Akron Public Schools continue to ignore city’s neighborhoods, writes Tina Boyes

Opinion, Akron Beacon Journal

Published Feb. 23, 2023

Christine Fowler Mack resigned last week as the superintendent of Akron Public Schools. The previous Friday, without fanfare, I tendered my resignation from her Long Term Operational Planning Task Force. Here’s why.

The task force was billed as a “small and representative group of stakeholders” that would help to design a long-term operational plan that supports academic achievement, health and well being and equity goals while “most fully realizing the potential of our schools as community anchors.”

The group was indeed small, with mostly APS employees attending most meetings, and its recommendations were far from equitable.

At our second to last meeting, the former Morley Health Center was introduced as a potential site for a National Inventors Hall of Fame STEM high school. So was closing more neighborhood grade schools and leaving APS-owned Kenmore High School vacant. This made it clear to me that APS continues to value short-term expediency while giving insufficient attention to the role schools play in strengthening Akron’s residential neighborhoods.

APS’s facilities approach has weakened the fabric of our neighborhoods and people’s ties to both the school district and the city, as parents continue to move their students – and tax dollars – to the suburbs. Nowhere is this truer than in Kenmore, Akron’s second largest neighborhood. Once home to 10 APS schools, Kenmore is now left with a renovated middle school, a trio of grade schools and a vacant Kenmore High School property, located a mere block from where our agency, the city and grassroots investors are doing the hard work of revitalization. Rather than contributing to our efforts, APS is now considering the opposite: decommissioning Pfeiffer Elementary, the only remaining grade school north of Kenmore Boulevard.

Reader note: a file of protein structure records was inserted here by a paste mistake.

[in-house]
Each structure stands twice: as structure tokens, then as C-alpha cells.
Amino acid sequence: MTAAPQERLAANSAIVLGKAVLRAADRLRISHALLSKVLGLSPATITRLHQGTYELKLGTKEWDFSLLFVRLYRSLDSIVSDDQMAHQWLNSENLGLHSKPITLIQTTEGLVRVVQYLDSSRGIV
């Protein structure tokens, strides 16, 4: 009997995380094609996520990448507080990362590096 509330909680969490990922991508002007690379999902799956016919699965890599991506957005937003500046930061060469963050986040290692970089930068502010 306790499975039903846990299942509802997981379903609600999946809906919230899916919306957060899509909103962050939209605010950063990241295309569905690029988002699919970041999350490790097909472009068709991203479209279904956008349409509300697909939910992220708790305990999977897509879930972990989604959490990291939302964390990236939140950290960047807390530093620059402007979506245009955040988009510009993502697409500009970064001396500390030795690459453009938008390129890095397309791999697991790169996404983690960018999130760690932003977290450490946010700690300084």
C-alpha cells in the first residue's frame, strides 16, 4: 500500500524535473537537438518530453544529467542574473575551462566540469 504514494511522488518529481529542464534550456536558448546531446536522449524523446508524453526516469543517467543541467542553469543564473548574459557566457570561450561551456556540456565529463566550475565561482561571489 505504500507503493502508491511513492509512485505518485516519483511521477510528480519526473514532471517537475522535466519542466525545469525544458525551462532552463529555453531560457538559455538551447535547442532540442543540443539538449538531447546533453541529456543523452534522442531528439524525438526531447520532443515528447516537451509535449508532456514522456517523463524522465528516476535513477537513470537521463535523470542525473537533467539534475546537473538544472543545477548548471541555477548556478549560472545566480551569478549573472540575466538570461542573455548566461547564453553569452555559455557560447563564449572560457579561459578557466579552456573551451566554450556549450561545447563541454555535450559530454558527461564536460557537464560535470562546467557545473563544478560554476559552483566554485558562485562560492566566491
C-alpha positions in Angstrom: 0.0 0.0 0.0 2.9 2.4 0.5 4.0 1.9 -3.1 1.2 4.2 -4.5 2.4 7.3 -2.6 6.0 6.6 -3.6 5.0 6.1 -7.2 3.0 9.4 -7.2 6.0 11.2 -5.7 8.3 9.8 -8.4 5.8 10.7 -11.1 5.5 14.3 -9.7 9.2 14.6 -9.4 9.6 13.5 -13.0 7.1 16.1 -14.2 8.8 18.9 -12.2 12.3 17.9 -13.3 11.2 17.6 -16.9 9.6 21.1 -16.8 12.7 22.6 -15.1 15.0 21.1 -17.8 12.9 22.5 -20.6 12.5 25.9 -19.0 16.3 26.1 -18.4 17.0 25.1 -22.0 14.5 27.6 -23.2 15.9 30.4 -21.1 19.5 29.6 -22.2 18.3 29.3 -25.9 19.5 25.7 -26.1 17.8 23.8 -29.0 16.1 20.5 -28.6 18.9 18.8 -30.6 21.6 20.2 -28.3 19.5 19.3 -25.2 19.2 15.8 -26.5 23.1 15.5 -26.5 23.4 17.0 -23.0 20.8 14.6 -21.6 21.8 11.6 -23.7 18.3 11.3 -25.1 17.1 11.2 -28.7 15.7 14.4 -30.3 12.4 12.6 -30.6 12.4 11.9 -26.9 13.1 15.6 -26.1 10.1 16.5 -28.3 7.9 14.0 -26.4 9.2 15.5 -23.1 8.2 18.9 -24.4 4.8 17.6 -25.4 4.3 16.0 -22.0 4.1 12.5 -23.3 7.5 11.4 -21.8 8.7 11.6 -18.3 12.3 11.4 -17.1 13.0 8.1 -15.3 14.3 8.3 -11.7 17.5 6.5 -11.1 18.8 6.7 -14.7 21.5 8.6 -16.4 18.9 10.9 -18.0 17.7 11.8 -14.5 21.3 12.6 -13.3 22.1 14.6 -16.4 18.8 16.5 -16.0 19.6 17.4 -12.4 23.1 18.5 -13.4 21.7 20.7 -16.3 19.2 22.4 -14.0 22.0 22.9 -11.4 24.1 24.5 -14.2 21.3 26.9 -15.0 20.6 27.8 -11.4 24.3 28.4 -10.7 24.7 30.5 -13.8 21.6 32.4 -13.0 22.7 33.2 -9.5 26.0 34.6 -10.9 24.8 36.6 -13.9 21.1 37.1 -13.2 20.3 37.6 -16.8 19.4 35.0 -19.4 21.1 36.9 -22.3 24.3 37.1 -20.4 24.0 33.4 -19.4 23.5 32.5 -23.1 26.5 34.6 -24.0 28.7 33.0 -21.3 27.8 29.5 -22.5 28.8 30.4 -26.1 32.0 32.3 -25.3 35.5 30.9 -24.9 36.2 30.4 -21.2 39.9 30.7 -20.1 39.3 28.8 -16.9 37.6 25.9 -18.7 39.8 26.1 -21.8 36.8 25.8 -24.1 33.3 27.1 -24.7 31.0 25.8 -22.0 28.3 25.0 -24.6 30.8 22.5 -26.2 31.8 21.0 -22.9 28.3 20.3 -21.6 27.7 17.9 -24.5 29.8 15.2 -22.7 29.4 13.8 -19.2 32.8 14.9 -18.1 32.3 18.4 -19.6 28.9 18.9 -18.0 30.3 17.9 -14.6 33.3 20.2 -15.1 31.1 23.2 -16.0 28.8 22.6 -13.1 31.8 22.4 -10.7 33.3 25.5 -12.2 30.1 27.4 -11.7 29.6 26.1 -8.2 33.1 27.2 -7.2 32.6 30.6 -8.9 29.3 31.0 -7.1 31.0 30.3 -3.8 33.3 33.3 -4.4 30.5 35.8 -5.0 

Kenmore has felt the district’s shortsightedness directly as two previously decommissioned grade schools, Smith and Lawndale, were sold to someone without the capacity or capital to keep the properties secure, let alone serving as community assets. The buildings were repeatedly vandalized, set on fire and, in Lawndale’s case, razed, leaving behind only vacant land, unpaid taxes and bitter neighbors.

In 2003, APS and city leaders promised to rebuild Pfeiffer when Kenmore and the rest of Akron taxpayers passed a 0.25% income tax increase, which they did. More promises broken, but it’s a familiar refrain. Mere months ago, community leaders asked that Kenmore High School not be left vacant and were tantalized by the prospect of a STEAM school at the site. Not only is it clear the district had no intentions of bringing a STEAM school to Kenmore, it intends to retreat even further outside of Kenmore. Is this equity? Is this realizing the potential of schools as community anchors?

If APS truly believes in “encouraging kindness in our communities,” it can start with kindness to our communities. For Kenmore, that means a functional Pfeiffer Elementary School and a renovated and reused Kenmore High School building.

Mayor Horrigan has gone on record stating the city will not engage in land swaps until APS has a plan for Kenmore High School. Yet, with 10 months left in his term, APS and its Long Term Operational Task Force have no plan. With a new superintendent on the horizon and a slate of candidates vying for Akron mayorship, we ask this: Will you keep Akron’s promises to its neighborhoods? Because we’re mobilized and paying attention.

Tina Boyes is a candidate for Akron City Council in Ward 9.

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